Reports

Mapping Chaplaincy in Norfolk: A Report

Chaplains are increasingly the face of public religion. This report explores the chaplaincy landscape in Norfolk.

Forthcoming Events

Fiction or Gospel truth: can good stories tell a godly story?

Dr Paula Gooder and George Pitcher will discuss the nature and purpose of story-telling, from the gospels to contemporary fiction, in an attempt to illuminate the relationship between truth and fiction.

Mental Health

The pursuit of perfection

24th August 2017

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What are the connections between religion and mental health? What are religious communities doing to respond to mental illness, and what more can they do? Following the launch of our new reportChristianity and Mental Health: Theology, Activities, Potential, we have invited a range of guest bloggers to offer their perspectives.


Churches constantly strive to keep up with the technological times. The digital era and explosion of social media platforms has brought with it many opportunities and possibilities for growing church communities across the world. From reaching out and engaging the young/hipster/coffee drinker, to being relevant and being seen to be ‘with it’ – whatever that might mean – these ‘opportunities’ are everywhere.

Social Media is an amazing resource with an infinite world of creative possibilities. It is exciting to see so many churches and Christian organisations engaging with this new and ever-changing resource. To be tweeting on twitter, liking on Facebook and filtering on Instagram can only be a good thing for the church. Can’t it?

Despite many ‘opportunities’ there are also ‘risks’ associated with the rising tide of social media and smartphone use, particularly for young people. Recent research has begun to highlight the links between social media and mental health issues. This is something the church should take into consideration when launching itself into the digital age.

The Christian Church is in general agreement that humanity is made in the image of God. Humanity holds an intrinsic created form which reflects, in one way or another, our Creator.  Though individual we are united by this Imago Dei. Social Media, on the other hand, is often about Imago Sui, the image of self.

Self-image is a key driver and determiner of social media success. How many likes on a profile picture? How many followers on Instagram? How many retweets on Twitter or streaks on Snapchat? Recent report, #StatusOfMind, from the Royal Society for Public Health says that there are 10 million photos uploaded every hour to Facebook alone. These photos are cropped, filtered, even digitally manipulated in order to post the perfect picture for the maximum attention.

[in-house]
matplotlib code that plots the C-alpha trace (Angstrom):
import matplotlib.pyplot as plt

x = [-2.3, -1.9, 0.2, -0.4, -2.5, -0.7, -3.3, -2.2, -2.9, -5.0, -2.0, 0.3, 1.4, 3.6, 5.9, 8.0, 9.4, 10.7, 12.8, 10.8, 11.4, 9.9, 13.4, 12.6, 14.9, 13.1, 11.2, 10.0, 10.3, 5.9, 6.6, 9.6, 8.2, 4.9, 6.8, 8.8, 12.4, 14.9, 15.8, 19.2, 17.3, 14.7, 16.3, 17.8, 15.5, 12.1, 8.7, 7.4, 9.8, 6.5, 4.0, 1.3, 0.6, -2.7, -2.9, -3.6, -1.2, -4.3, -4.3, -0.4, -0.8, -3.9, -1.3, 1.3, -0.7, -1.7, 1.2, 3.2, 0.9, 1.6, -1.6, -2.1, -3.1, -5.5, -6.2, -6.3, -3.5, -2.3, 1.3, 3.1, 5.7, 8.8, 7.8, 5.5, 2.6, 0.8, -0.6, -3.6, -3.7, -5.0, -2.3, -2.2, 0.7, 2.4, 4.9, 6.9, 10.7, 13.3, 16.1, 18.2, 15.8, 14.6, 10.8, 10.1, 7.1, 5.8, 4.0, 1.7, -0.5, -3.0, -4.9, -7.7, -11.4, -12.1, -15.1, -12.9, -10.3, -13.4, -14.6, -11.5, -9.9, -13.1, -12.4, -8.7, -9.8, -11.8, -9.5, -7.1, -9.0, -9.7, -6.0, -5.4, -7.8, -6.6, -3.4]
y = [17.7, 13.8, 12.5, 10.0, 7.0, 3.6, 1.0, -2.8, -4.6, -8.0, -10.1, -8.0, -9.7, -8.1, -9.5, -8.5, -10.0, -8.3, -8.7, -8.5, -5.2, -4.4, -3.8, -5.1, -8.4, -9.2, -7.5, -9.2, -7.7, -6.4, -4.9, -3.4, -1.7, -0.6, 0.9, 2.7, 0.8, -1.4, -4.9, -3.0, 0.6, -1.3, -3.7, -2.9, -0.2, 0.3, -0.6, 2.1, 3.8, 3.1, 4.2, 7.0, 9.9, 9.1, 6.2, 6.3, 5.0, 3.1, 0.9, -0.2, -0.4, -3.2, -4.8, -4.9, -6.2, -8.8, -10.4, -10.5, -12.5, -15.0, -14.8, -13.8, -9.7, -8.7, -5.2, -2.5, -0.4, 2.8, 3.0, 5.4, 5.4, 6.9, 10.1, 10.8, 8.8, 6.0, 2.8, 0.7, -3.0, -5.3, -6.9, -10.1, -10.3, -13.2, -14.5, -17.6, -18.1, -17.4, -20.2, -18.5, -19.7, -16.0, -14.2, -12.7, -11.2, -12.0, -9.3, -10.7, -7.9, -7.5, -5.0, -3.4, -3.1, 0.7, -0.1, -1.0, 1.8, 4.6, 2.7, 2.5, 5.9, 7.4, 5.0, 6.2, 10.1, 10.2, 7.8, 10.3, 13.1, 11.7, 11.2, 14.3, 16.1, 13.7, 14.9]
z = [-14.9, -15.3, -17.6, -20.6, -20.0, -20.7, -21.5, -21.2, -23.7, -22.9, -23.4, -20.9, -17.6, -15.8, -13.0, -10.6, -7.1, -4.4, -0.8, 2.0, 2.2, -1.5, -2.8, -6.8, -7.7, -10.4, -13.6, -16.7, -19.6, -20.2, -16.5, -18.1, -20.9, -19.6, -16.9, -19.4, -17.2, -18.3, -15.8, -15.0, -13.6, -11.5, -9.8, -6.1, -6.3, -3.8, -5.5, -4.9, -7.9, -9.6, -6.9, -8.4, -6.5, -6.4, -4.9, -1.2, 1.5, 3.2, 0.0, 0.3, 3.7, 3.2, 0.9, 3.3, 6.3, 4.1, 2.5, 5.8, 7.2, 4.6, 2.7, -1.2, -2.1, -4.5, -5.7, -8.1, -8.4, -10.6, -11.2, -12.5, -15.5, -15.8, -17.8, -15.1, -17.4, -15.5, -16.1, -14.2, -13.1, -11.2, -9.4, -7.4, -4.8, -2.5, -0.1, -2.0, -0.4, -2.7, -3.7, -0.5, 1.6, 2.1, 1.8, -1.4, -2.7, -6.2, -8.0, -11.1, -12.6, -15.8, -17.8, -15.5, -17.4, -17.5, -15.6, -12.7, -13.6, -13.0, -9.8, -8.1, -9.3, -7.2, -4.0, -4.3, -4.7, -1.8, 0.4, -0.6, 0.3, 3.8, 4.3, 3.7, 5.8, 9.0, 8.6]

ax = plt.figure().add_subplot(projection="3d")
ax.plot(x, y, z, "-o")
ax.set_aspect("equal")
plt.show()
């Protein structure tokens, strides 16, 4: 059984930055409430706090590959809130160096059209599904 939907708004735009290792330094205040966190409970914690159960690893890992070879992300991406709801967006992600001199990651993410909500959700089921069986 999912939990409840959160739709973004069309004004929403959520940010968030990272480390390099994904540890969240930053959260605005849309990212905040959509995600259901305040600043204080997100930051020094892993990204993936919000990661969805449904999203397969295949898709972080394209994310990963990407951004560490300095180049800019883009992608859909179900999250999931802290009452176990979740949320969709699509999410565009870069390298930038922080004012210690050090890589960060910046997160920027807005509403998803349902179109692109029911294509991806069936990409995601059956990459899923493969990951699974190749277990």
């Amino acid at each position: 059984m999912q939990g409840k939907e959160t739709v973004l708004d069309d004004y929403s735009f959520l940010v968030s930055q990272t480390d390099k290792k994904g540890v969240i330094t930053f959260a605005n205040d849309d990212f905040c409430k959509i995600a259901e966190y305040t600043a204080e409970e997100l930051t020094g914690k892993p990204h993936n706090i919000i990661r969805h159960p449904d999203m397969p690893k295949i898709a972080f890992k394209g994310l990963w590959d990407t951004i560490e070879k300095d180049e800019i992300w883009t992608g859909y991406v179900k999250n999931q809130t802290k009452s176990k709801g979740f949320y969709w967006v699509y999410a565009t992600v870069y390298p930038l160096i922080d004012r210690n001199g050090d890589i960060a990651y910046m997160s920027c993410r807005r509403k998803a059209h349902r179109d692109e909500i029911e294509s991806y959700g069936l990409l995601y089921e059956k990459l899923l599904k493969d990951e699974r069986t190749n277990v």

But the perfect picture uploaded on our personal pages can never correlate to our lived reality. This is the crux of the self-image issue. The image of self that we want the world to see is very unlikely to be a true reflection of our body, mind and spirit. What we post online is rarely a faithful depiction of humanity and what we see is inevitably unrealistic. When we take a peek at our feeds we are consuming the proposed perfection of millions of people. A perfection that is edited and adjusted and never truly realised.

Perfection can only be found in Christ. Perfection is never ultimately found in a Facebook post or an Instagram filter but in the Son of God whose lived reality was both divinely perfect and humanly formed. A world of social media that proposes perfection is a risky alternative to the perfection of Jesus, a perfection that welcomes the unfiltered individual into arms of love, far beyond the ‘love’, shown in a one-click response to a pretty picture.

Our mental health is fragile. It is influenced and affected by the world that we see around us. Increasingly the world we inhabit is digital. The perfected images we see and spotless lives that we glimpse as we scroll down the page are idealistic snapshots of broken and imperfect lives. It is becoming evident that the more time we spend on social media, the less satisfied we are with our own lives. The more we compare, the more we are discontented. The more we ‘like’ the lives of others, the more with loathe our own.

Churches using and engaging with social media is a good thing. The Church of England has recently been shortlisted for the Digital Impact Awards 2017, the Corpcomms Digi Award 2017, and the Jerusalem Awards. This is exciting and a wonderful opportunity for the Church to be recognised for its development and creativity in their social media presence.

However, there is a call on the life and workings of the church to be distinctive. To be set apart from the world, to bring light into places of darkness and to show the indiscriminate love of Christ to all, no matter how many followers or friends they have.

So what are churches using social media for? Are they buying into the Imago Sui and forgetting humanity’s template of Imago Dei? Are their posts encouraging an edited portrayal of perfection or are they pointing to perfection found only in Christ?

Social media is not going anywhere. It is an incredible resource and a tool to connect and encourage people across the nation. But it is also powerful and has the potential to do damage, including to our mental health. It holds weight in the eyes, minds and hearts of its users. It is therefore worth considering ones heart before posting a picture, tweeting a thought, instagramming an image or snapping a selfie.

Our pursuit of perfection should not be towards the supposedly immaculate world of social media. It should emerge from the honest and unfiltered reality of broken lives towards a Saviour who exemplifies utter perfection and shows indiscriminate love. 
 

Imogen Ball is a research assistant at Theos | @imogenadderley

Image from Pexels available under the Public Domain